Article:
Dr. Don JacksonDr. Don Jackson has a career of over 25 years at Mississippi State University, invested into the fisheries of Mississippi, the south, the nation and the world. His work has primarily focused on river fisheries, but he also has many scientific contributions on lake, stream, estuarine and marine fisheries as well. He has left his mark not only on the fish, but also on the people. He has been an excellent mentor to many, is a philosopher on meaning, a sojourner to discover hidden truth, and a friend who helps one up to a place of greater vision and clearer perspective. Dr. Jackson informs others that a position in fisheries comes with great privilege and responsibility.
Don's career has spoken for the fish and rivers. His work has spanned the conservation of numerous species. As an example of a few, his work has helped us to better understand paddlefish. His work has been instrumental in understanding the paddlefish populations that use the Tennessee-Tombigbee River system. Populations of the Ozark cave fish were also discovered and conserved due to his efforts. His work has also been important for understanding blue sucker in the rivers of the Mississippi Delta.
Don has been intimately involved in river fisheries. He has conducted a considerable amount of research around Mississippi on catfish. He can tell you all about behaviors, growth rates and population limitations of different populations and species of catfishes in Mississippi. He has taught fisheries science and fisheries management, limnology and a number of other courses that have served to educate scientists, managers and interested persons on the importance of managed and conserved fisheries. He is well respected by his peers. His role as national president of the American Fisheries Society attests. He has also worked extensively with the Mississippi Department of Wildlife, Fisheries and Parks, and with the Department of Marine Resources.
Don is also actively involved in educating his greater community. He has taken kids fishing, and been deeply involved in Boy Scouts. Don's voice is heard through his books as well. His love of the outdoors spills over into his writing. In his writing one can understand the essence of his drive.
Excerpt from "Wilder Ways" - "Beyond the Twilight":
"So what's the message here? Well, first of all there's the matter of understanding the interconnectedness that exists within and among the different ecosystems on earth. Everything is linked. When we lose parts of the whole, the whole has to do a reshuffle in order to keep on going. We don't really know, and might never know (until perhaps it is too late), what it takes to make the reshuffling something that's impossible to do. Second, we need to get past the thought of "What good is it?" Utility doesn't always have to equate with value. A cave does not really need to be commercialized in order to be valuable. Critters don't necessarily need to taste good to be considered important natural resources. Sometimes just "being" is enough value. That's somewhat easier to accept when the critter is something like a mockingbird that fills our days with song. But what about rare little fish.down deep in the earth.in places where most of us don't, won't or can't go? Do they matter? I really can't answer that question for anybody other than myself.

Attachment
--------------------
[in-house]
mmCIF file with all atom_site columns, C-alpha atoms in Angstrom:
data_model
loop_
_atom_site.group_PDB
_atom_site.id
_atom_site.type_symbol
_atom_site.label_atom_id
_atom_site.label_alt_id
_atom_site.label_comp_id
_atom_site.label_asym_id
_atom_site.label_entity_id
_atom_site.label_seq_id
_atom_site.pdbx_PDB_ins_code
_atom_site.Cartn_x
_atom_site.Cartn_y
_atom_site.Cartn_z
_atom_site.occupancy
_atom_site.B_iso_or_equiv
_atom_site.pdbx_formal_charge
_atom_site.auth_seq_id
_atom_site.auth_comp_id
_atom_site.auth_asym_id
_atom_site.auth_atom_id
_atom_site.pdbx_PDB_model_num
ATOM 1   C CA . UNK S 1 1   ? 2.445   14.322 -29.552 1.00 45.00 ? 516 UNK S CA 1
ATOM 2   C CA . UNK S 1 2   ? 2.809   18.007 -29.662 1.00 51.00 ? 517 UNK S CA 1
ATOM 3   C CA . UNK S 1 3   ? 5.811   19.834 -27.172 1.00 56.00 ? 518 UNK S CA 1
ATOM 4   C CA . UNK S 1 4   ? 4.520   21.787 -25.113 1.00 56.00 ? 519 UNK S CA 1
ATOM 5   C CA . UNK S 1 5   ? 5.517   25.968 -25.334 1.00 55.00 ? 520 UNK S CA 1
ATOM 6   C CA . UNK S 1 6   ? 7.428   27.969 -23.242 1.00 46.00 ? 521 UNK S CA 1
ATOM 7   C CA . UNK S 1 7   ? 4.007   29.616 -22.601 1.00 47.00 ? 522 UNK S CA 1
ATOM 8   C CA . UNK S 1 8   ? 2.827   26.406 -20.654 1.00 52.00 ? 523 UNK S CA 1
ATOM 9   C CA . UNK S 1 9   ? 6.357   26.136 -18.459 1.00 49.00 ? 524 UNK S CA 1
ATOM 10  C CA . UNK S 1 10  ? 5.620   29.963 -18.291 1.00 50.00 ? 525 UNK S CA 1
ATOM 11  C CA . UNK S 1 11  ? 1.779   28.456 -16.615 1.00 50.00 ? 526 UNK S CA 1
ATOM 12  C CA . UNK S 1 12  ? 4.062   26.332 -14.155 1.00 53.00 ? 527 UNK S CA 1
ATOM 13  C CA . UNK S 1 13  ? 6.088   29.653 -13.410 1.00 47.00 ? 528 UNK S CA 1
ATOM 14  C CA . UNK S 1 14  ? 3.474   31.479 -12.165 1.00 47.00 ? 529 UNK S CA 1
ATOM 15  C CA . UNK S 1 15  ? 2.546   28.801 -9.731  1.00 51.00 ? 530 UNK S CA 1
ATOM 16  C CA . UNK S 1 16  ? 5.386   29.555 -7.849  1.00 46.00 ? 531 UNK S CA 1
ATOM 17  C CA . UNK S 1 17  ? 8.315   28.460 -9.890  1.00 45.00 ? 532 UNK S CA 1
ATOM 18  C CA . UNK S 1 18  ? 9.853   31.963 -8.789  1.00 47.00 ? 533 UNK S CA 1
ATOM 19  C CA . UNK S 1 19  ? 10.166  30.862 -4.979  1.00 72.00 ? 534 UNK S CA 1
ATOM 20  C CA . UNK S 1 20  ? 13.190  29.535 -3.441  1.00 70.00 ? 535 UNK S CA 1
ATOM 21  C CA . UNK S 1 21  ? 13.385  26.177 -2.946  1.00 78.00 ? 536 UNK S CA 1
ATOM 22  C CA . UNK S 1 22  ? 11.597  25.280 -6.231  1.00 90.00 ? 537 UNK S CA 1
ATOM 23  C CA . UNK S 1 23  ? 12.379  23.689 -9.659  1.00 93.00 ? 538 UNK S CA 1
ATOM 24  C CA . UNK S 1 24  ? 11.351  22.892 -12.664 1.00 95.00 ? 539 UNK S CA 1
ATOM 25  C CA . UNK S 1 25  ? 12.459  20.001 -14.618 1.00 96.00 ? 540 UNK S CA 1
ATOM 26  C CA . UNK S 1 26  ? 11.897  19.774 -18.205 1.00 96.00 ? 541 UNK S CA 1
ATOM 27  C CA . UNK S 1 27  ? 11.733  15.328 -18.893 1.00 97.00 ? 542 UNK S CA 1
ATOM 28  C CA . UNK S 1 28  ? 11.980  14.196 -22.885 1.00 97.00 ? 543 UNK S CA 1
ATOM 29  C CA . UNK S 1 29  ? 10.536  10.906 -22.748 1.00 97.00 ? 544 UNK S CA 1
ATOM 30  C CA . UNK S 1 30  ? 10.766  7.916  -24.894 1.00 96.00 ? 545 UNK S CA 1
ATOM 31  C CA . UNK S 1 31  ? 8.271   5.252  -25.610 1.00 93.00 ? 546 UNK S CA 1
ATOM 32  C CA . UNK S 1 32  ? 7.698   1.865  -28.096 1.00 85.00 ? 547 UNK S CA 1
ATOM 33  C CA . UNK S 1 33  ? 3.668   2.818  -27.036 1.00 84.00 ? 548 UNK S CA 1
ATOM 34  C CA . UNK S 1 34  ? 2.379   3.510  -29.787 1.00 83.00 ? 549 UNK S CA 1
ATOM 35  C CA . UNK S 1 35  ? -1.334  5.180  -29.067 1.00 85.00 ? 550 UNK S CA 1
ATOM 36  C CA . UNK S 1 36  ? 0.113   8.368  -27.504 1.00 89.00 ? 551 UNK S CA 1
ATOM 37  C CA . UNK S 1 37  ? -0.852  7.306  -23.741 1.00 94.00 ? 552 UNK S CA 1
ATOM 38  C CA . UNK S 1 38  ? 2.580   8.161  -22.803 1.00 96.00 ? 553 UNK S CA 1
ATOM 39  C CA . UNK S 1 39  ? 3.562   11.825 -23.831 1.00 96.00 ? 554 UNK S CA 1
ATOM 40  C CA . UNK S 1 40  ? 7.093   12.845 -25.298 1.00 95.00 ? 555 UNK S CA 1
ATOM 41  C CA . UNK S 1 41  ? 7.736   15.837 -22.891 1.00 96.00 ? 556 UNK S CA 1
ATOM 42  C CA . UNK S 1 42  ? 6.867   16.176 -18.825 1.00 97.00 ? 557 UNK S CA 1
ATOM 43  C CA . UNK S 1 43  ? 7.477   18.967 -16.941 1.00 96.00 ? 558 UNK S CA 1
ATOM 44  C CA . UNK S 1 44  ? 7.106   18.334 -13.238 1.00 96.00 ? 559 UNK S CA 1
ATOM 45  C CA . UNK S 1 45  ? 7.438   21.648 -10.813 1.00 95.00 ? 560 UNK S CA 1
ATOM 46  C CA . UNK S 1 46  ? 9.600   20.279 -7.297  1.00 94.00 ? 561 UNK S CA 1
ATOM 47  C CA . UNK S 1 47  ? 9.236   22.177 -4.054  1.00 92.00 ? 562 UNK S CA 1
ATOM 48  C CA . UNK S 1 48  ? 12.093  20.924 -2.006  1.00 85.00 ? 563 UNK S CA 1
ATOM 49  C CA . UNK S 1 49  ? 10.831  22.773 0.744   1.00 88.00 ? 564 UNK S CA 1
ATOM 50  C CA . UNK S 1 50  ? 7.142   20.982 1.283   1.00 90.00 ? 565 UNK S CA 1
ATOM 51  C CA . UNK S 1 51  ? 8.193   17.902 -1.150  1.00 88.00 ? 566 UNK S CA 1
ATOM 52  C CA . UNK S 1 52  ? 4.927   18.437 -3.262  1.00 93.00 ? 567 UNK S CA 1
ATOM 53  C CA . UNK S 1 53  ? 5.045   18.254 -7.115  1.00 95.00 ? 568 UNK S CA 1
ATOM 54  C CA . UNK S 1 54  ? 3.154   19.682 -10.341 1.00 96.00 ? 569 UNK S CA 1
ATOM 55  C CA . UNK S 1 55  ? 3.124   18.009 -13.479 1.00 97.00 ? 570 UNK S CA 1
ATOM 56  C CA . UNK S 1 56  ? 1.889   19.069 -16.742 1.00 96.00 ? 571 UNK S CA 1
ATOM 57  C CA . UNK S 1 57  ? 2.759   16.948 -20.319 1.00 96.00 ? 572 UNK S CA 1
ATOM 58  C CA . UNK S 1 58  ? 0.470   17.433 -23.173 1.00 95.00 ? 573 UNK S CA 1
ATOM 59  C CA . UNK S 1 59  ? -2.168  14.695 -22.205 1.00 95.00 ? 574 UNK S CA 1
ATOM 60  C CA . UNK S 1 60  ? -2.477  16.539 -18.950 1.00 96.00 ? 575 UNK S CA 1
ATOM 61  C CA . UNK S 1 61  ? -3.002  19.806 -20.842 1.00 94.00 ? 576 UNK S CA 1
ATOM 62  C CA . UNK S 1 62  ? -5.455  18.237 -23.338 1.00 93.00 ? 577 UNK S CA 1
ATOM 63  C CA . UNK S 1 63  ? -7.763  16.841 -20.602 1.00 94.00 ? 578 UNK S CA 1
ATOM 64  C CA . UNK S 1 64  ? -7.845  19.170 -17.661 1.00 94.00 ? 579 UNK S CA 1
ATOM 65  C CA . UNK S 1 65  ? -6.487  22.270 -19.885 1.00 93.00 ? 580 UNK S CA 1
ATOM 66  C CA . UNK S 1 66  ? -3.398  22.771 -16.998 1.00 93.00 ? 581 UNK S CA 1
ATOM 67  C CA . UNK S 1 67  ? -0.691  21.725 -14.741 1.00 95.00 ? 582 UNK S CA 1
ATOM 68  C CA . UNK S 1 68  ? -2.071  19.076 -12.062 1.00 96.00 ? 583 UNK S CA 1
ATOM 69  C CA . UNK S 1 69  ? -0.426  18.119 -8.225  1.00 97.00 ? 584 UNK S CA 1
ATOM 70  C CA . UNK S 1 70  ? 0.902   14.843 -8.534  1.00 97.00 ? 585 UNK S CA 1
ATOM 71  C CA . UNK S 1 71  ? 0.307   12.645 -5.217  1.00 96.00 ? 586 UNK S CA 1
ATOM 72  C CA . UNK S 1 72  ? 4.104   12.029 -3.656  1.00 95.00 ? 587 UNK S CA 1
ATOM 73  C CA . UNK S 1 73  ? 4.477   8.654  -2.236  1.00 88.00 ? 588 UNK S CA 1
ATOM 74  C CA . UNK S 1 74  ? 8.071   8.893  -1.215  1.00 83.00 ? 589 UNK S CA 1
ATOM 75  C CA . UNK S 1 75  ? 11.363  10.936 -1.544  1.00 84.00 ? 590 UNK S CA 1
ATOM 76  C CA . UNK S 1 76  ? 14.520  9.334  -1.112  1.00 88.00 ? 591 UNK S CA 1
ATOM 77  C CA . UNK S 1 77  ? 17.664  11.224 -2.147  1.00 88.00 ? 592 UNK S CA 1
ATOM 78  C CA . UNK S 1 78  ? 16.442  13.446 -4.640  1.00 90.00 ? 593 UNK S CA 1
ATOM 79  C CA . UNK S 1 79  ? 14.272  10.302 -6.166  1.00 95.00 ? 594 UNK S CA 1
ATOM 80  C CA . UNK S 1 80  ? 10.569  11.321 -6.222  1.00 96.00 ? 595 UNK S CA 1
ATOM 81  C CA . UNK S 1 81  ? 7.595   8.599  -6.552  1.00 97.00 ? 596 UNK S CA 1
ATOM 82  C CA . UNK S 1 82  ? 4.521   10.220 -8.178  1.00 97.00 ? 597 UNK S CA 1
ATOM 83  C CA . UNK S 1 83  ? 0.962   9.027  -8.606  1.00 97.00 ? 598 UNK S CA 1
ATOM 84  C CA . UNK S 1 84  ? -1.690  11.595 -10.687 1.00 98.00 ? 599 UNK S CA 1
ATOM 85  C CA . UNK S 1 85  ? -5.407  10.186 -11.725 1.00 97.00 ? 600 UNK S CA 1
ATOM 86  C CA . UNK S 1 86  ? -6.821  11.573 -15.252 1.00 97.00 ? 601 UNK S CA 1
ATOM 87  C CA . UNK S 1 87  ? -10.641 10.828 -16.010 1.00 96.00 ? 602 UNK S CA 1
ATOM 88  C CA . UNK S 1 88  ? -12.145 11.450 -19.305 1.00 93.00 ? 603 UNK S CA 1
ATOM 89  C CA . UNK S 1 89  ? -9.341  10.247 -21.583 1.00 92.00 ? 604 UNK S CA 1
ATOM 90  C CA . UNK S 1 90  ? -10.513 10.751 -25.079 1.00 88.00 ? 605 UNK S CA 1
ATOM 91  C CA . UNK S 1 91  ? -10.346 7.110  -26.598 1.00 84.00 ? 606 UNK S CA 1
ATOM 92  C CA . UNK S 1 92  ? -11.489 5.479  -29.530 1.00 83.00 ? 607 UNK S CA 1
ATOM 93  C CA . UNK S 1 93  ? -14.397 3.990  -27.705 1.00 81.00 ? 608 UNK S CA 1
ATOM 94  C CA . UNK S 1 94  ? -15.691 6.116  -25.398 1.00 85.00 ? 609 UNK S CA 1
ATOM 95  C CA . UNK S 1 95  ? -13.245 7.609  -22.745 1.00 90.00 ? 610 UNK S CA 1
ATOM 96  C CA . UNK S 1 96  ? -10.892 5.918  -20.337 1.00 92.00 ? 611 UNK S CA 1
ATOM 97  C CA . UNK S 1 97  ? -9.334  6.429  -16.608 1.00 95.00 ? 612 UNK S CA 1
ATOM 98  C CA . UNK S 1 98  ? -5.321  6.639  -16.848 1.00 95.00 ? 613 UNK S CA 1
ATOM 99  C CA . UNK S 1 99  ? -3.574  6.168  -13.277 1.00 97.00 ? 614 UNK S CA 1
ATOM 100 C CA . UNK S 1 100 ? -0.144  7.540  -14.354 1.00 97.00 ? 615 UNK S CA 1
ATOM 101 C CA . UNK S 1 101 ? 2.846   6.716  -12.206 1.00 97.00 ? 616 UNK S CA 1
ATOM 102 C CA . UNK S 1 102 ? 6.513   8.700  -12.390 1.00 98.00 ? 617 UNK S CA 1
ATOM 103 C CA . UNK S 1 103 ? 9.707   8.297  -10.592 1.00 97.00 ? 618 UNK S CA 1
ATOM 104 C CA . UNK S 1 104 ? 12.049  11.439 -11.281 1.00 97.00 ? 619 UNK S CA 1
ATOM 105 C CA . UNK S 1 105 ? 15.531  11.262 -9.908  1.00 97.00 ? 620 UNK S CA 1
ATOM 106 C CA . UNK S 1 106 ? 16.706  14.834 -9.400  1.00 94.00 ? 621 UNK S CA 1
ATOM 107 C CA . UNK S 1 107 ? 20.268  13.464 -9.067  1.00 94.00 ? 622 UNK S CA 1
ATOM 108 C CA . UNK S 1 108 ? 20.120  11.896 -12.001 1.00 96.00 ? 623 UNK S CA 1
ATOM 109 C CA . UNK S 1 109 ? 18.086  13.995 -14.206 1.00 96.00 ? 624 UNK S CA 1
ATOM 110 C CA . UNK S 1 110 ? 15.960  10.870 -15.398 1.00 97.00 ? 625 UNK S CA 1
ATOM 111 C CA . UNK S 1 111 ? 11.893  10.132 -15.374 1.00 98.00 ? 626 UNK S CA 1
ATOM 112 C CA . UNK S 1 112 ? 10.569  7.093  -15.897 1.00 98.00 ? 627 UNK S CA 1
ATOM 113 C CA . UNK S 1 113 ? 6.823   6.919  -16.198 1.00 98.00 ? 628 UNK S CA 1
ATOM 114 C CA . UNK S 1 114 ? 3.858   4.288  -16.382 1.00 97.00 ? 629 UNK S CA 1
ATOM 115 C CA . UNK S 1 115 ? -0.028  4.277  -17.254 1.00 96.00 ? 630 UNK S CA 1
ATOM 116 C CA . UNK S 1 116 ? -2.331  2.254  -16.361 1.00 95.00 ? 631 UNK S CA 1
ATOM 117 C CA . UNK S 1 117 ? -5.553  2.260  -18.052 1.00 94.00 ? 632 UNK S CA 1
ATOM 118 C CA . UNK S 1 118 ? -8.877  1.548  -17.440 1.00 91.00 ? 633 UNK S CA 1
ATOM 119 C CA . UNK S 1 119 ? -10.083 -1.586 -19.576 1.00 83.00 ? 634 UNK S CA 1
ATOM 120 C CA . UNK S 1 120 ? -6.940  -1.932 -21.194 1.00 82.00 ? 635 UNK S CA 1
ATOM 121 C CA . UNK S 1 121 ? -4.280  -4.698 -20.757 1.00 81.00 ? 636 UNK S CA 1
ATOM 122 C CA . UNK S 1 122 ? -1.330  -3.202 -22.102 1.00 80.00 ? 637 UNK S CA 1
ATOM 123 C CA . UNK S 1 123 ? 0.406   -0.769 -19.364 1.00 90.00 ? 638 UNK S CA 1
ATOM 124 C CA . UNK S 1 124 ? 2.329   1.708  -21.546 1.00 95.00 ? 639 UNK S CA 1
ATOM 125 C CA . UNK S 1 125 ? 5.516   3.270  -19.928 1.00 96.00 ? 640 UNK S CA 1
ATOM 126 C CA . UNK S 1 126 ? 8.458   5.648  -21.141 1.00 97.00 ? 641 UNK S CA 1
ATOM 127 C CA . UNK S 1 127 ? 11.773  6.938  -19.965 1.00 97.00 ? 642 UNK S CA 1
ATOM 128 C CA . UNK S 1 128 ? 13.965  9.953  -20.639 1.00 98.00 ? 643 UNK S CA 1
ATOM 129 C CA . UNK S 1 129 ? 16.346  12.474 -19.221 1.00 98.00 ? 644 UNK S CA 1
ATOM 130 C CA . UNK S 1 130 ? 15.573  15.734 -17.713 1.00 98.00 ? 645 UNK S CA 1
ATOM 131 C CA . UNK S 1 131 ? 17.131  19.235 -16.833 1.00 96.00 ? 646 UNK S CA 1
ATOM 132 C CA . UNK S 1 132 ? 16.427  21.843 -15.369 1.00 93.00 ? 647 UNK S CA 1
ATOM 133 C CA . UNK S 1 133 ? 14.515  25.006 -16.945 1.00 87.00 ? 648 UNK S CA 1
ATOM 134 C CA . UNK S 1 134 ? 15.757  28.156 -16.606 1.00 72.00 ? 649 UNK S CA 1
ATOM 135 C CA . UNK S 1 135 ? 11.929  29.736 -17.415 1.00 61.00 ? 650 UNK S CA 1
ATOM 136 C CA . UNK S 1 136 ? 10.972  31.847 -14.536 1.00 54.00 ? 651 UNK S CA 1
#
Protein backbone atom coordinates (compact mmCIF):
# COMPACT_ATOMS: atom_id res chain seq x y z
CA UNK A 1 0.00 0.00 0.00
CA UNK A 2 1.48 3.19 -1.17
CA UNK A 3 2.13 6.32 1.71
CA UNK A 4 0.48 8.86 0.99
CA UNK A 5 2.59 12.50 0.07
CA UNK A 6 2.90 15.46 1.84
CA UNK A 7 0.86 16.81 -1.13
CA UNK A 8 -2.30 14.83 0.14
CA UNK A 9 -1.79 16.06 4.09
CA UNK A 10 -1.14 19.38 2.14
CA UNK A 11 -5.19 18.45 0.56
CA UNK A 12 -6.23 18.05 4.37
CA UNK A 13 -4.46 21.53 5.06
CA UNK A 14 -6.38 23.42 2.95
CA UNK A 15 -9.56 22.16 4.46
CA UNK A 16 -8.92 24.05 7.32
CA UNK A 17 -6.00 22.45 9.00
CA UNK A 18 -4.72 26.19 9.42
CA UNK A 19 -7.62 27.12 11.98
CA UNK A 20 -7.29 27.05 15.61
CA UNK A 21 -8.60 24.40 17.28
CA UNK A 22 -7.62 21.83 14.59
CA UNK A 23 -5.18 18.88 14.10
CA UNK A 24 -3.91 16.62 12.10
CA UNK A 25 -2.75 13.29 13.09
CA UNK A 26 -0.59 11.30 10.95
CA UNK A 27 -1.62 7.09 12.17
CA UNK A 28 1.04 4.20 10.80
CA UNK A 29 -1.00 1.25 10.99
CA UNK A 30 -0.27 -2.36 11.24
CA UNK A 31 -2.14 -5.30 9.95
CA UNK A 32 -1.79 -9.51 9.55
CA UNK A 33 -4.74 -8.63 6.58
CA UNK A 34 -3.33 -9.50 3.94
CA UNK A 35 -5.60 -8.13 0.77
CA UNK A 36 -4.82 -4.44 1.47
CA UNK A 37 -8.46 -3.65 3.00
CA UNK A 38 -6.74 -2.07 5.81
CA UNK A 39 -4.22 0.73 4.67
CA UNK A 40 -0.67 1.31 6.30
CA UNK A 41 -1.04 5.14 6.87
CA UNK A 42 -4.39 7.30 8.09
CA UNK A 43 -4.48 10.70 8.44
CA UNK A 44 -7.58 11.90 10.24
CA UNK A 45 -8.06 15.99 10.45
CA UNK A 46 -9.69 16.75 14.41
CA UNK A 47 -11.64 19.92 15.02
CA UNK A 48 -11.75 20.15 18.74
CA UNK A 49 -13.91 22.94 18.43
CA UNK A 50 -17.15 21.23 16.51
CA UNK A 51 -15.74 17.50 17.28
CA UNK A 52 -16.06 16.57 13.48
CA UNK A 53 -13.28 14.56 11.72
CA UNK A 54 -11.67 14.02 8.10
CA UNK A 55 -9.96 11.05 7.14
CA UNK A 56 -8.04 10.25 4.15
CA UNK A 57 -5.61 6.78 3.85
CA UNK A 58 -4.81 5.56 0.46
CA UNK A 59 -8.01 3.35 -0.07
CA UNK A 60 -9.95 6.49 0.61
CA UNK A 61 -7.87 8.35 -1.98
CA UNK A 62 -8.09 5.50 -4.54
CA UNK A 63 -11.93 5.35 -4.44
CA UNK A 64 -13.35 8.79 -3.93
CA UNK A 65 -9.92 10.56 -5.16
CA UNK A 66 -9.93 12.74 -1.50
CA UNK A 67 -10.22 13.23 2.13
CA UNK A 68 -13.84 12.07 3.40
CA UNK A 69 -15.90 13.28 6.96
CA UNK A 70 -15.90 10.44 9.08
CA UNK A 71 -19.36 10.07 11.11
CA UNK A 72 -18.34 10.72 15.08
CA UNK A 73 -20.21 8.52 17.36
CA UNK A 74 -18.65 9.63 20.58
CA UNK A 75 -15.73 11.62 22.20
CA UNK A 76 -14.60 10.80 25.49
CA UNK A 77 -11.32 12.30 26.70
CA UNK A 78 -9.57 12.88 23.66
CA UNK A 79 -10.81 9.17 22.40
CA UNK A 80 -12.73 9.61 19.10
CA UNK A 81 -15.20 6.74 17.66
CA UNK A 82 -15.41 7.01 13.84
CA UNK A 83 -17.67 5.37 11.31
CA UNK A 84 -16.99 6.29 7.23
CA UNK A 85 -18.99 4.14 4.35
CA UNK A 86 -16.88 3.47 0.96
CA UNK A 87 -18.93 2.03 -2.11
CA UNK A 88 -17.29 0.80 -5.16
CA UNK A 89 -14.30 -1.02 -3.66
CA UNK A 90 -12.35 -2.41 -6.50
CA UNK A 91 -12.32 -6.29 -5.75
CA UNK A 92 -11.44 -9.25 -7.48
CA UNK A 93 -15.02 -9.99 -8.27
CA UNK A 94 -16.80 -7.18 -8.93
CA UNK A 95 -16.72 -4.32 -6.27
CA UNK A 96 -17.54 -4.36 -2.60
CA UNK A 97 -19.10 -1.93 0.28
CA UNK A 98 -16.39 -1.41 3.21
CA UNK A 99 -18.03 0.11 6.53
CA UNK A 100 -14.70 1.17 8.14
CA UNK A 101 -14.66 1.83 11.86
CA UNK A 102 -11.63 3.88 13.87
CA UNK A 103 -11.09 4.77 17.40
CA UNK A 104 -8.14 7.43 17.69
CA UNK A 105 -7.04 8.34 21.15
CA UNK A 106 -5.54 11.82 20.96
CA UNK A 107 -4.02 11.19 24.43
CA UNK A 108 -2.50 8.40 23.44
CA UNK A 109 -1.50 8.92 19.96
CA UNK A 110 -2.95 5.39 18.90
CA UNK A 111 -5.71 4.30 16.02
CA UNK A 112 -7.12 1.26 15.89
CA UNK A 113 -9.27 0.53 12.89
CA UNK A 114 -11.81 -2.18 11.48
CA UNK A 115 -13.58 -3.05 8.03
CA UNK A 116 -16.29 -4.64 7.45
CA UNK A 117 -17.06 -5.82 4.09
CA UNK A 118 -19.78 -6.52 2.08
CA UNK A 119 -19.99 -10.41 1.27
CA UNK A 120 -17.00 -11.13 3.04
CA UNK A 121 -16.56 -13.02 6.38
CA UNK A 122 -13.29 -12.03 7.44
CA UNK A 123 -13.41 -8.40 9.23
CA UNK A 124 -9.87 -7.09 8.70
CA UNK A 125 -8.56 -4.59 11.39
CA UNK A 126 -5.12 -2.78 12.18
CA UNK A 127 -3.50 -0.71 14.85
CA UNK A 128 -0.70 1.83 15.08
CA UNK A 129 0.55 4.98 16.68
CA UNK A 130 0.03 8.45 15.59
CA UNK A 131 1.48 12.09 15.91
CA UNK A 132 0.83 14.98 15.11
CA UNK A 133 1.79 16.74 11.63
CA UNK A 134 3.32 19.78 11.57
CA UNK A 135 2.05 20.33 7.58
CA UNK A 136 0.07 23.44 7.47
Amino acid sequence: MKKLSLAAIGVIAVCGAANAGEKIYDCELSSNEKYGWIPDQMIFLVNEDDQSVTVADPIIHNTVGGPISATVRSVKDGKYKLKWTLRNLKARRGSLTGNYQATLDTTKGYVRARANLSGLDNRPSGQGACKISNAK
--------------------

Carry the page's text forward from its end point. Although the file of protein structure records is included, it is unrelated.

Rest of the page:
But here's something that is to me pretty sobering. This planet is the only place we have got to live. The more I engage science professionally and otherwise, the more I realize that I don't understand very much about the way life on this planet gets along. I increasingly feel like a water strider just scampering up on the surface of things. I have not and can not go very deep into the mechanism of things.as hard as I try. In fact, the deeper I try to go, the deeper the whole thing gets. At what point does it all fall apart.
God might care about us, and as a man of faith I believe that He does. But as a scientist, an ecologist, and a manager of natural resources, I can assure you that nature doesn't care at all. Little blind fish down in the earth might be there for a reason. If they go, what is the message from the earth? What is nature's message? Are we smart enough.wise enough. to listen?"
Don is a story teller, he captures deeper meaning with the charm of a tale sometimes in simple language that a child could understand, other times in ways that has the learned scratching their heads. He also has some steel in him. He has taken stances against powerful interest groups that have stood in the way of rivers. Flowing rivers. Healthy rivers and healthy fish. Many people groups that lack a voice loud enough to be heard through the layers and sometimes walls of bureaucracy. Don has spoken for these people. He has spoken in Malaysia through the Peace Corps. He has spoken in many countries where his expertise has been sought. He has spoken in Mississippi where rivers still flow. His research and legacy through his many graduate students will continue to speak. Don once said that in fisheries, and academia, our goal is to give ourselves away. Don has given himself away.